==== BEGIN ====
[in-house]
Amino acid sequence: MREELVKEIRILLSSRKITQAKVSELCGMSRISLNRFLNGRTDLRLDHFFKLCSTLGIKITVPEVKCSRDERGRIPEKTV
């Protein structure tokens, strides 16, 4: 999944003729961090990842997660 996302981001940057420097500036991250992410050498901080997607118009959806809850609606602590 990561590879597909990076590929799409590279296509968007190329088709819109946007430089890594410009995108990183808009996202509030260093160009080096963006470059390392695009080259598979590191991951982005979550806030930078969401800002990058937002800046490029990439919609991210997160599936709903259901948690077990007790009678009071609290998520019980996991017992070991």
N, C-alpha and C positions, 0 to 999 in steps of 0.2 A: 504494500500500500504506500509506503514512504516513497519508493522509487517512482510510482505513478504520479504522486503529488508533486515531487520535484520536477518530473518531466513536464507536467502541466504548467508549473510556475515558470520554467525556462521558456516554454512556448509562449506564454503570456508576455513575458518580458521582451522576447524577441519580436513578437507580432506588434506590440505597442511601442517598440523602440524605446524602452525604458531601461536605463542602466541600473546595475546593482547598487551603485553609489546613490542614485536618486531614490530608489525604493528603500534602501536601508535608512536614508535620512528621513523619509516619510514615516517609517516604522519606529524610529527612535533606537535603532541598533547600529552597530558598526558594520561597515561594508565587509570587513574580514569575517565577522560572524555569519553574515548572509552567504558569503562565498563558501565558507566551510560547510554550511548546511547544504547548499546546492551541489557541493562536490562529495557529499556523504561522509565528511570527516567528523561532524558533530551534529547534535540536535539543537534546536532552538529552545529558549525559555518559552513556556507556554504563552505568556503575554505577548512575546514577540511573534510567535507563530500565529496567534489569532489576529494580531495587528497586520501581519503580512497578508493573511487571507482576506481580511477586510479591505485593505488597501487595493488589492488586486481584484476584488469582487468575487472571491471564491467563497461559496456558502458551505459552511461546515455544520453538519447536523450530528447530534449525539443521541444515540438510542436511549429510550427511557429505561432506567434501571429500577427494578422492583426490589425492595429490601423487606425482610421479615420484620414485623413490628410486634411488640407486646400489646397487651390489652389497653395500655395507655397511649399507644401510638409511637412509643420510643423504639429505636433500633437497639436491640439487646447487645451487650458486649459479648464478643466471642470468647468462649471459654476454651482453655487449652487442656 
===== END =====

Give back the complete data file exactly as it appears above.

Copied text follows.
[in-house]
Amino acid sequence: MREELVKEIRILLSSRKITQAKVSELCGMSRISLNRFLNGRTDLRLDHFFKLCSTLGIKITVPEVKCSRDERGRIPEKTV
């Protein structure tokens, strides 16, 4: 999944003729961090990842997660 996302981001940057420097500036991250992410050498901080997607118009959806809850609606602590 990561590879597909990076590929799409590279296509968007190329088709819109946007430089890594410009995108990183808009996202509030260093160009080096963006470059390392695009080259598979590191991951982005979550806030930078969401800002990058937002800046490029990439919609991210997160599936709903259901948690077990007790009678009071609290998520019980996991017992070991």
N, C-alpha and C positions, 0 to 999 in steps of 0.2 A: 504494500500500500504506500509506503514512504516513497519508493522509487517512482510510482505513478504520479504522486503529488508533486515531487520535484520536477518530473518531466513536464507536467502541466504548467508549473510556475515558470520554467525556462521558456516554454512556448509562449506564454503570456508576455513575458518580458521582451522576447524577441519580436513578437507580432506588434506590440505597442511601442517598440523602440524605446524602452525604458531601461536605463542602466541600473546595475546593482547598487551603485553609489546613490542614485536618486531614490530608489525604493528603500534602501536601508535608512536614508535620512528621513523619509516619510514615516517609517516604522519606529524610529527612535533606537535603532541598533547600529552597530558598526558594520561597515561594508565587509570587513574580514569575517565577522560572524555569519553574515548572509552567504558569503562565498563558501565558507566551510560547510554550511548546511547544504547548499546546492551541489557541493562536490562529495557529499556523504561522509565528511570527516567528523561532524558533530551534529547534535540536535539543537534546536532552538529552545529558549525559555518559552513556556507556554504563552505568556503575554505577548512575546514577540511573534510567535507563530500565529496567534489569532489576529494580531495587528497586520501581519503580512497578508493573511487571507482576506481580511477586510479591505485593505488597501487595493488589492488586486481584484476584488469582487468575487472571491471564491467563497461559496456558502458551505459552511461546515455544520453538519447536523450530528447530534449525539443521541444515540438510542436511549429510550427511557429505561432506567434501571429500577427494578422492583426490589425492595429490601423487606425482610421479615420484620414485623413490628410486634411488640407486646400489646397487651390489652389497653395500655395507655397511649399507644401510638409511637412509643420510643423504639429505636433500633437497639436491640439487646447487645451487650458486649459479648464478643466471642470468647468462649471459654476454651482453655487449652487442656 